There is no capoeira without music, played during the brief existence of the roda (circle). The sacred berimbau (an Angolan musical bow) is always there, along with certain other instruments. Following its sound and its call, the angoleiros form a circle, ask for the instrument’s blessing, and begin to move. They are commanded by the berimbau of the Master, who plays a specific type of the intrument that is large and low-toned. This type of berimbau is known as a gunga. The gunga is eventually accompanied by two other types of berimbau, the médio (medium toned), and, after these first two sing their respective parts, the viola (higher toned, used for improvisation), all working together in syncopated unity.21 The improvised bodies follow sounds that are not predetermined: what will be heard and felt is not fully known beforehand. Their bodies interact with sounds and incorporate them. The space produced by gingado, a “bordering space, located in a territory in excess to what is normally experienced, can be mobilized and made available through the symbolic universe of the music, the rhythms and chants, the dramatic bodily expressions.”22 The roda de capoeira is affected by this symbolic universe, and a “magical condition” is produced to “distort time and space.”23 The measure of time is given by the vibration coming from the berimbaus, not by the clock, and the creation of space depends on the impact of these vibrations on the body, so it can be ready for a new knowledge by attaining a new sensibility. Whatever happens inside the circle comes from feeling the music “without concern for metric or rhyme.”24 Each roda opens this space and closes it when it is done, but the spatial knowledge remains in the body, to be used in any future situation. The body learns the ginga by incorporating the spirit of the music, “the feelings of the soul of the capoeiristas and the people being translated in the chanted verses.”25


Each roda is a remembering, a new beginning, the improvisation of a new body for a New World—the world the African came to with nothing more than a body and its memory. Space is created and recreated and remade at the same time that the body is transformed in ginga. Capoeira, with its diasporic, unrooted sense of space and spatial sensibility, may not create fixed territories (such as quilombos), but it offers a compelling view of the bodily conditions for creating new, improvised spaces in the fissures and cracks of normally visible space. These are ephemeral spaces, produced against the suffocating experience of the plantation and other sites where the Black body is subjected to violent instrumentalization. “The work for life,” says Achille Mbembe, requires the “ability to metamorphose.” He continues: “One must be ready to desert at any moment, to dissimulate, repeat, fissure, or recover.”26 Metamorphosis happens in the distance between the intended product of subjection and the possibilities to be discovered, and ginga allows for the cultivation of this distance. The body moves around the world several times before striking its opponent, exercising its metamorphic powers as it travels through improvised space—a breath of fresh air and a “response to those atmospheric pressures and the predictably unpredictable changes in climates that, nonetheless, remain antiblack.”27 All is done in the “service of harnessing that which is unseen to naked eyes.”28 And, since this creative use of body and space is inseparable from deceptiveness, it plays with expectations: those who impose and enforce a spatiality where the visible is the non-transformed, non-gingado Black body (the body intended for work, reproduction, and nothing else) cannot see what happens within and in excess of these enclosures. Against the official order of the visible goes the unseen, hidden, ephemeral, in-between space where the body moves in gingado.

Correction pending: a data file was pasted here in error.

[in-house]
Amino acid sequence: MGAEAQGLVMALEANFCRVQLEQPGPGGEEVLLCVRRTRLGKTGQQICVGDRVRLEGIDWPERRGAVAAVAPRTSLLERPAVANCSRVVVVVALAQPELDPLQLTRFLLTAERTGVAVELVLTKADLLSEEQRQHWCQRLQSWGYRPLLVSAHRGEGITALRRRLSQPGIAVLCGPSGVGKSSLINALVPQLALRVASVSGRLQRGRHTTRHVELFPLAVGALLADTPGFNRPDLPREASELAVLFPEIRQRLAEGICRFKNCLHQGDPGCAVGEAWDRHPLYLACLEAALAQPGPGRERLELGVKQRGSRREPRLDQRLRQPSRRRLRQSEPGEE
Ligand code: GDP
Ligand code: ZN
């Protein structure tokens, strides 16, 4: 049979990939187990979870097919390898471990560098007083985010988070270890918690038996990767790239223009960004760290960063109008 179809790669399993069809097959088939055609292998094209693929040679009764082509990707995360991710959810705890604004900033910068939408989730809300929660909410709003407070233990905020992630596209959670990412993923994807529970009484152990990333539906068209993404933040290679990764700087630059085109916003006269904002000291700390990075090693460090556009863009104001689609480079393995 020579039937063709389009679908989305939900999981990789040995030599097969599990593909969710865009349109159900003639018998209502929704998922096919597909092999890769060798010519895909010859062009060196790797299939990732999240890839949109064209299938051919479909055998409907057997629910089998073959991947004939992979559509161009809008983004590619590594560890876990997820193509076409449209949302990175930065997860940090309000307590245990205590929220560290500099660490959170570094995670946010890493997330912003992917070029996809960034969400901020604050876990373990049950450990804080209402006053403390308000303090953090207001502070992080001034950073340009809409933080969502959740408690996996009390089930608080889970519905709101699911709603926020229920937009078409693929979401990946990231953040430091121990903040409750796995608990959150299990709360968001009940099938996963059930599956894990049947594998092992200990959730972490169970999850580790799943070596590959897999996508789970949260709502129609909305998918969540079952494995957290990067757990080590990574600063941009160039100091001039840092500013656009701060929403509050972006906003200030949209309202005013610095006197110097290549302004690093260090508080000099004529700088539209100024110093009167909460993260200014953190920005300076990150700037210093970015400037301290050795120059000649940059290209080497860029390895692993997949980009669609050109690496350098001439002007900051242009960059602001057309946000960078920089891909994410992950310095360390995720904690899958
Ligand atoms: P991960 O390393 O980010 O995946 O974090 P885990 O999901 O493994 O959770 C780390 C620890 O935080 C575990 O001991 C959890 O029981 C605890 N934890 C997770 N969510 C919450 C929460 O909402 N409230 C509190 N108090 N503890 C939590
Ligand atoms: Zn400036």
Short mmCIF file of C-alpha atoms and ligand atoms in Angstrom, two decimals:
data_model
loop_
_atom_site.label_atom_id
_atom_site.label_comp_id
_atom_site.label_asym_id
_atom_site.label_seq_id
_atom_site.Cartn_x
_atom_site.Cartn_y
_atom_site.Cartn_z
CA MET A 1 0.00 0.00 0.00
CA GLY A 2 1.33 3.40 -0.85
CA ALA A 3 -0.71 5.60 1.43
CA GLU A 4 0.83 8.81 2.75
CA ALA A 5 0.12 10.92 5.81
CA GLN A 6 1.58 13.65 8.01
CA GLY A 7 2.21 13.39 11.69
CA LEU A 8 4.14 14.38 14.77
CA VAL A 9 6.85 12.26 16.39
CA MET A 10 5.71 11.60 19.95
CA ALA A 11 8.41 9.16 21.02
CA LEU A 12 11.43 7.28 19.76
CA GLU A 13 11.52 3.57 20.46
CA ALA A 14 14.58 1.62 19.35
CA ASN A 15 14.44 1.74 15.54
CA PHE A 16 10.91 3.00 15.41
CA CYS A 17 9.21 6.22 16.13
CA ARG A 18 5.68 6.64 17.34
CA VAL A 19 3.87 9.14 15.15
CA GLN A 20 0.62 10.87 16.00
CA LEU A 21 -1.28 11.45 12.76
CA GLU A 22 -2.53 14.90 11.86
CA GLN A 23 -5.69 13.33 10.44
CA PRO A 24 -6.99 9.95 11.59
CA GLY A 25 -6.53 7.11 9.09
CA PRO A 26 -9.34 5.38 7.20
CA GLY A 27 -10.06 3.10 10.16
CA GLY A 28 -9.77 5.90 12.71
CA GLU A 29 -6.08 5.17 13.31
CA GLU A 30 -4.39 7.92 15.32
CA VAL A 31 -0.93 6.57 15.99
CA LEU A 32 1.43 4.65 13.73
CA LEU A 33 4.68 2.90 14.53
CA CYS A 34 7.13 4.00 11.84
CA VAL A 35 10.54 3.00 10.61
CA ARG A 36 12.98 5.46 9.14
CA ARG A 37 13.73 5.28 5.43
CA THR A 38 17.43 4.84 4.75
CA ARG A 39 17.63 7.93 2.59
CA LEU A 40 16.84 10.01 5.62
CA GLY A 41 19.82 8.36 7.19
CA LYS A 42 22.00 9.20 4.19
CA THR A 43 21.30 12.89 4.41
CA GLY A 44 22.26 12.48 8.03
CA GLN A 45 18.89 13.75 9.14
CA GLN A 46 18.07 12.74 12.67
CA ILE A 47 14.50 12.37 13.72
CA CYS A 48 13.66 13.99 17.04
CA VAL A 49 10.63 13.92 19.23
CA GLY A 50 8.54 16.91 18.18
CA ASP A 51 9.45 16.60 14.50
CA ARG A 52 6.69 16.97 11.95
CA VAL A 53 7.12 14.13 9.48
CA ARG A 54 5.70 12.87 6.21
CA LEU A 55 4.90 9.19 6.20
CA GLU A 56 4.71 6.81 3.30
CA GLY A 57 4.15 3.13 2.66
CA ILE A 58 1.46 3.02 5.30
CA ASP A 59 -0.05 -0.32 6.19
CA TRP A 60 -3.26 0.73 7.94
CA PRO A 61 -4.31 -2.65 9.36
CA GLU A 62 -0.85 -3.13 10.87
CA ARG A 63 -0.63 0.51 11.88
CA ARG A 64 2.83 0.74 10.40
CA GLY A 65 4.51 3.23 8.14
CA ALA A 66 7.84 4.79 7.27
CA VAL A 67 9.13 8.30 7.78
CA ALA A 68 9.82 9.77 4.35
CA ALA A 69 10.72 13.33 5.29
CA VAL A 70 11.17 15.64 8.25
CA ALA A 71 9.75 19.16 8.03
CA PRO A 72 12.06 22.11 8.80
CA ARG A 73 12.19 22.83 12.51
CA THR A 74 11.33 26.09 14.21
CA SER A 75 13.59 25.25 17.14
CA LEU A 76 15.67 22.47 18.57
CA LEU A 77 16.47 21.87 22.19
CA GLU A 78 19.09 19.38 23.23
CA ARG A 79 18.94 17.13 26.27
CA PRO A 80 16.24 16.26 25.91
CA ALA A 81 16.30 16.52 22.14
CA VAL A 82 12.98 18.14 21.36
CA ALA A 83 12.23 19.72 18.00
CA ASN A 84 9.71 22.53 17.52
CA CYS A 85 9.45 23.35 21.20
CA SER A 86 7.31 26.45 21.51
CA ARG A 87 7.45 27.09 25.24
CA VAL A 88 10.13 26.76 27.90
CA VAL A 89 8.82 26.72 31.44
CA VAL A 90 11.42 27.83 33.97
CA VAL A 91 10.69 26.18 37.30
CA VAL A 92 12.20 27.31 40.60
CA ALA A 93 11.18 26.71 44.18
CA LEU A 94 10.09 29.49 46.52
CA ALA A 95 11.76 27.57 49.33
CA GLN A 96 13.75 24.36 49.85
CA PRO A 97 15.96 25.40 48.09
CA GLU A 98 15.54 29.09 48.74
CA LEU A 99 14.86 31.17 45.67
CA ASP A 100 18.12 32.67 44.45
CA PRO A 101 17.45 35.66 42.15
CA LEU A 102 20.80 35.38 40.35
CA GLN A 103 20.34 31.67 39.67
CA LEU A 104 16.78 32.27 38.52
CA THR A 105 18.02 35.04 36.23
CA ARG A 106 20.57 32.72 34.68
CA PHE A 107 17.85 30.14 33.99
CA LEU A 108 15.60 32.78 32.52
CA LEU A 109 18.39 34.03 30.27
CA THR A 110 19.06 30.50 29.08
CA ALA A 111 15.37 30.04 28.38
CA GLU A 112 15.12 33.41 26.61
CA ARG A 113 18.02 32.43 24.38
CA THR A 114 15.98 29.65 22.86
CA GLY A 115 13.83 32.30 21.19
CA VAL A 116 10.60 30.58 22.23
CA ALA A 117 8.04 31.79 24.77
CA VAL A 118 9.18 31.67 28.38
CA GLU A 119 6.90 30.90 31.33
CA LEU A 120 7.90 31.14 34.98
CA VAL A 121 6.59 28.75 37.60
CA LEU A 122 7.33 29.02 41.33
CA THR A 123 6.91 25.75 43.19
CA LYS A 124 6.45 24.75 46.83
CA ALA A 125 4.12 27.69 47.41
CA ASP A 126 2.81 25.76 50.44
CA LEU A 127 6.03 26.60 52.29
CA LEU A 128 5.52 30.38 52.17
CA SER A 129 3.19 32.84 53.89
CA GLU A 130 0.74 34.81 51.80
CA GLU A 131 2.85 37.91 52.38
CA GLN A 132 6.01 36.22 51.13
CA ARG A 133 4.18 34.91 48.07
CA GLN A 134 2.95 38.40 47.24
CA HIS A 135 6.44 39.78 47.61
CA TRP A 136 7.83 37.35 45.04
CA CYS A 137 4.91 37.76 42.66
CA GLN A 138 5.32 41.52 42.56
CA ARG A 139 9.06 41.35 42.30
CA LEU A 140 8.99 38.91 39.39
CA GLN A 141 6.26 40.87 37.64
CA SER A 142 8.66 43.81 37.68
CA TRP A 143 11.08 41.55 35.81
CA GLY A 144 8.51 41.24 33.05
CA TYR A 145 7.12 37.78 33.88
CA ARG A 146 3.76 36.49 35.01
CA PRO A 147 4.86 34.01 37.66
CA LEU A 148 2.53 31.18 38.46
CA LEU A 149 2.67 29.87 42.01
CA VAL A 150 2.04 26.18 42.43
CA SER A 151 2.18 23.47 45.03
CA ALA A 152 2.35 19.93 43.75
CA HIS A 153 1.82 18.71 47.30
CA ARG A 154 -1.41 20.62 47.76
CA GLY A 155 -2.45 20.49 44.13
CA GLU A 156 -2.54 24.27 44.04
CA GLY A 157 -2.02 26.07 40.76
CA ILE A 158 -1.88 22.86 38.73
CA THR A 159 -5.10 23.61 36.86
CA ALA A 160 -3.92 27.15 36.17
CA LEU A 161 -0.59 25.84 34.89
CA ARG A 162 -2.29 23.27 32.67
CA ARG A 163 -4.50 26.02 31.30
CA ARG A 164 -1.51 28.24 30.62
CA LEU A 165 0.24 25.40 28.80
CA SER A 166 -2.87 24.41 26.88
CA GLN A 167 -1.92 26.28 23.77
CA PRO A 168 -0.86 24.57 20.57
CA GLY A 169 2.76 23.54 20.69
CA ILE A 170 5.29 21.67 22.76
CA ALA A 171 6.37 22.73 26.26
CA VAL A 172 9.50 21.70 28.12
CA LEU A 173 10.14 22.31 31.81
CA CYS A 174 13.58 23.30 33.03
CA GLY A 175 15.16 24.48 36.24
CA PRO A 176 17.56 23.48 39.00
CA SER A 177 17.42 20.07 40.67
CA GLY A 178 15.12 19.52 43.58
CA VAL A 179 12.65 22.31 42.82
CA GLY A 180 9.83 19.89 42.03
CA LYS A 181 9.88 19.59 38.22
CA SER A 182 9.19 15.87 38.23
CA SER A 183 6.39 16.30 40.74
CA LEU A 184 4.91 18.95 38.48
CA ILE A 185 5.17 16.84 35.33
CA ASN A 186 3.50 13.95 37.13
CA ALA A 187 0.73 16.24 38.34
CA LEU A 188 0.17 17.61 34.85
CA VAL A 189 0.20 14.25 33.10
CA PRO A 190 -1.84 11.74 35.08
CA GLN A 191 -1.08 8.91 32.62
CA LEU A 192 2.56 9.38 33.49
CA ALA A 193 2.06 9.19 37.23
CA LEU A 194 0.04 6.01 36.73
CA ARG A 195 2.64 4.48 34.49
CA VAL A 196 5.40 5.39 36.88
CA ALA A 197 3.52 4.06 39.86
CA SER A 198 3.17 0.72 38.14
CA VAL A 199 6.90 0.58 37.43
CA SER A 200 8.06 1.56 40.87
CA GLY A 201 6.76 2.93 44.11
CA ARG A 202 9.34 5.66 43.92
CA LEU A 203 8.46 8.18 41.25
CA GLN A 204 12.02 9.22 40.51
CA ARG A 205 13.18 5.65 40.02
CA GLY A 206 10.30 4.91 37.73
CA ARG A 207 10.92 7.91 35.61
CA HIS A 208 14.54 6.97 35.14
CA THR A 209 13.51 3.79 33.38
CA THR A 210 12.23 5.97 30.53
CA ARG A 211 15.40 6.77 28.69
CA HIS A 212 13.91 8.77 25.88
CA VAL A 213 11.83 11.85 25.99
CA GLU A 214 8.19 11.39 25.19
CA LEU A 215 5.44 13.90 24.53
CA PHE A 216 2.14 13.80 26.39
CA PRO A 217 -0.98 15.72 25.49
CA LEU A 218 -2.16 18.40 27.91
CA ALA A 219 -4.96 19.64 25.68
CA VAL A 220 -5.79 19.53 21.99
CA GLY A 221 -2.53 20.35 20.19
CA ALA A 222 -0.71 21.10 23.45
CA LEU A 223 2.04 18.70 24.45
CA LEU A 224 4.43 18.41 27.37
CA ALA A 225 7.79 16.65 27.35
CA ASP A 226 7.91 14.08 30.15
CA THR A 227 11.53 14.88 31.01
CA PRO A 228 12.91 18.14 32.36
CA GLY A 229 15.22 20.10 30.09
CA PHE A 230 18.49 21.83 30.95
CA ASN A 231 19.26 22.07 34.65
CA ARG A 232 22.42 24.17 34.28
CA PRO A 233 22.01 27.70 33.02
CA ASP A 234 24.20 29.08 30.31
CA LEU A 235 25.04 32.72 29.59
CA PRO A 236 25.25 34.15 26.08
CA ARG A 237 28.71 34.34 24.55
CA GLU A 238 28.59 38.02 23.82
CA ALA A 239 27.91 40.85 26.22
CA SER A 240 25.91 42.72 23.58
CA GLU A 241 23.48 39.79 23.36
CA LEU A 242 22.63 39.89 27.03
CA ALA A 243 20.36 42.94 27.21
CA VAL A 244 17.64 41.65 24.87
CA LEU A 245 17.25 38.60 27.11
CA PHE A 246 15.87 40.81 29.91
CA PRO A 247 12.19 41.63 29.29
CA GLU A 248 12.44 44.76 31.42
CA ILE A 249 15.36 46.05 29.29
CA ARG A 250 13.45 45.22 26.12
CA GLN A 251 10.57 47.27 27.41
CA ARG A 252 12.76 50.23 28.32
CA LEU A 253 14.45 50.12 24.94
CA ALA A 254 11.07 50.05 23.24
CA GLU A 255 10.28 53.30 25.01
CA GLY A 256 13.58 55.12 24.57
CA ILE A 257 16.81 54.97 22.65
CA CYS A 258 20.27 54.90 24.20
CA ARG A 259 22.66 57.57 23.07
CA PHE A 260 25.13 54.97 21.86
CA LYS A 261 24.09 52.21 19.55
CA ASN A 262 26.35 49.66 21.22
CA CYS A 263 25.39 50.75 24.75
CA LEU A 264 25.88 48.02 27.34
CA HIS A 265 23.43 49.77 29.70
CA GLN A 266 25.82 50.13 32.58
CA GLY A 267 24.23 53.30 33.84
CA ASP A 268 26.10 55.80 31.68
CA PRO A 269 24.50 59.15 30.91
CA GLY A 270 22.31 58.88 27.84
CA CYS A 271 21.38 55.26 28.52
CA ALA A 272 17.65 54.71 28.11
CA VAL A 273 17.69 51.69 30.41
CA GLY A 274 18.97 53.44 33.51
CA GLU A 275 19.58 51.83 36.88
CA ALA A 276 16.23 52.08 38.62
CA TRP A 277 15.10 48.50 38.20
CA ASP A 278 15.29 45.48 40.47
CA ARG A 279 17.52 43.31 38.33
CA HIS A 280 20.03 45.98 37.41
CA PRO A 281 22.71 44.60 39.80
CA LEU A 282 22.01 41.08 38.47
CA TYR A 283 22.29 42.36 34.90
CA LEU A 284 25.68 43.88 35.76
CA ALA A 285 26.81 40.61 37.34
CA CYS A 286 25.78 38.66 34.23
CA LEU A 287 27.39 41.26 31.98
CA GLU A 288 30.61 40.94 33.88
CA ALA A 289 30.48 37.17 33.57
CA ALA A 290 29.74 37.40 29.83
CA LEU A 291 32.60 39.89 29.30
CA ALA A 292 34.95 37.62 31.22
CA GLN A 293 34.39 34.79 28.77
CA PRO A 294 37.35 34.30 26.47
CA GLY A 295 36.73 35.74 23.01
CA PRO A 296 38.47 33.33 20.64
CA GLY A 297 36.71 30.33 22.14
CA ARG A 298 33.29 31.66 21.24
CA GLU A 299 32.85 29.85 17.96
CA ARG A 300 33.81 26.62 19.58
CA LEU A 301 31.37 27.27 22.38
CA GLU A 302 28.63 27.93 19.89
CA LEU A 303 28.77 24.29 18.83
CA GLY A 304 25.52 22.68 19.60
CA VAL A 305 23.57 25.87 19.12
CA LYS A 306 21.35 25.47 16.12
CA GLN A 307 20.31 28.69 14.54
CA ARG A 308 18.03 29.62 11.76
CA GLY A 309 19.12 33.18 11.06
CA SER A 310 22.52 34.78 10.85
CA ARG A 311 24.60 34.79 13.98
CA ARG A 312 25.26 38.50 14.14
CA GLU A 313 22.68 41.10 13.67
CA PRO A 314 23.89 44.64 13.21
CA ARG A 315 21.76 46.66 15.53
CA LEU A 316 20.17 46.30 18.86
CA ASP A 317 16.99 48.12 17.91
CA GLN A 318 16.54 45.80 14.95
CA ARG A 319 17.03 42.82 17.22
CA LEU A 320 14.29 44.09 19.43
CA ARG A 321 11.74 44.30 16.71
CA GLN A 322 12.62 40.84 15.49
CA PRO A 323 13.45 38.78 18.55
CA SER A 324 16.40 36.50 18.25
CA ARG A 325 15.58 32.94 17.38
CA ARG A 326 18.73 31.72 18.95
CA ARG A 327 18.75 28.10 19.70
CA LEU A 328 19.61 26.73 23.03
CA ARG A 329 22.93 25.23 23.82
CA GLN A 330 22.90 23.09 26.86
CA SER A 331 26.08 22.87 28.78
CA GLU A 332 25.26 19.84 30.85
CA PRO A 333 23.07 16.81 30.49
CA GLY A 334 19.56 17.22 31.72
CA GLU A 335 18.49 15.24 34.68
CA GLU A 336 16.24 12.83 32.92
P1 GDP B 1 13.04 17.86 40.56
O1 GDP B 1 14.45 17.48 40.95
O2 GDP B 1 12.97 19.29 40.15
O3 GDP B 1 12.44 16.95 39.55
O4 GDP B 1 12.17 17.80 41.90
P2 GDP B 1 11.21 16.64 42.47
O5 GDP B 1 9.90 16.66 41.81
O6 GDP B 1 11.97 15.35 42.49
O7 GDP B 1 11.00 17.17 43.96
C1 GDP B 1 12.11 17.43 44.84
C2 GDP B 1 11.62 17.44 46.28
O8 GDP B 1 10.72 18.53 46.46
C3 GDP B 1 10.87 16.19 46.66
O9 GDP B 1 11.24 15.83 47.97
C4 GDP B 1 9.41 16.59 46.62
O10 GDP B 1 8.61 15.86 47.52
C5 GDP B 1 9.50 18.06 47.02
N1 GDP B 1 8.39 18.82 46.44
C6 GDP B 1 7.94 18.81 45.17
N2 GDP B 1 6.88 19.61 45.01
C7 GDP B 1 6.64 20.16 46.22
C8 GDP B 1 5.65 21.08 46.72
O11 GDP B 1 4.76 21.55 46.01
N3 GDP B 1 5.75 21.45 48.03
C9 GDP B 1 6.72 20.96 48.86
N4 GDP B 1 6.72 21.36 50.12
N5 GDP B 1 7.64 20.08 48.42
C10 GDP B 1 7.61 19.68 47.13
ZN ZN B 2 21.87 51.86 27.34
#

The Angoleiro Body as Heterotopia

The gingado body belongs to the unmappable city. Its streets and squares are not the same places where the police go to arrest vadios and capoeiras for their criminal use of public space. The gingado has no place in the official city; it moves inside its fissures, deepening them and finding another space within them. In the first decade of the twentieth century, the city of Rio de Janeiro was redesigned by the mayor Pereira Passos to look more “modern,” i.e., European. The new Rio would be “like a sober, healthy organism,” claimed lawmakers, and the streets, being the “respiratory system of the city,” would be used to evaluate its health.29 These urban reforms, “authoritarian and entirely distant from the reality of the streets,” were part of a larger administrative, political project to eradicate Black and marginalized people’s spaces and forms of life, “giving up on their assimilation to invest in isolation.”30 “Through legislation, warnings, prohibitions and condemnation … the official world mobilized a silent war against the symbolic universe that the world of the malandro carioca was made of.”31 In other words, the new Rio de Janeiro was intended as a space inhospitable to vadiagem. “This organization of the city understands circulation through policing good and bad circulation” in the name of public hygiene.32 This policing promoted the social Darwinism pushed by reactionaries and conservatives, which aimed to legitimize the logic of racialization and criminalization.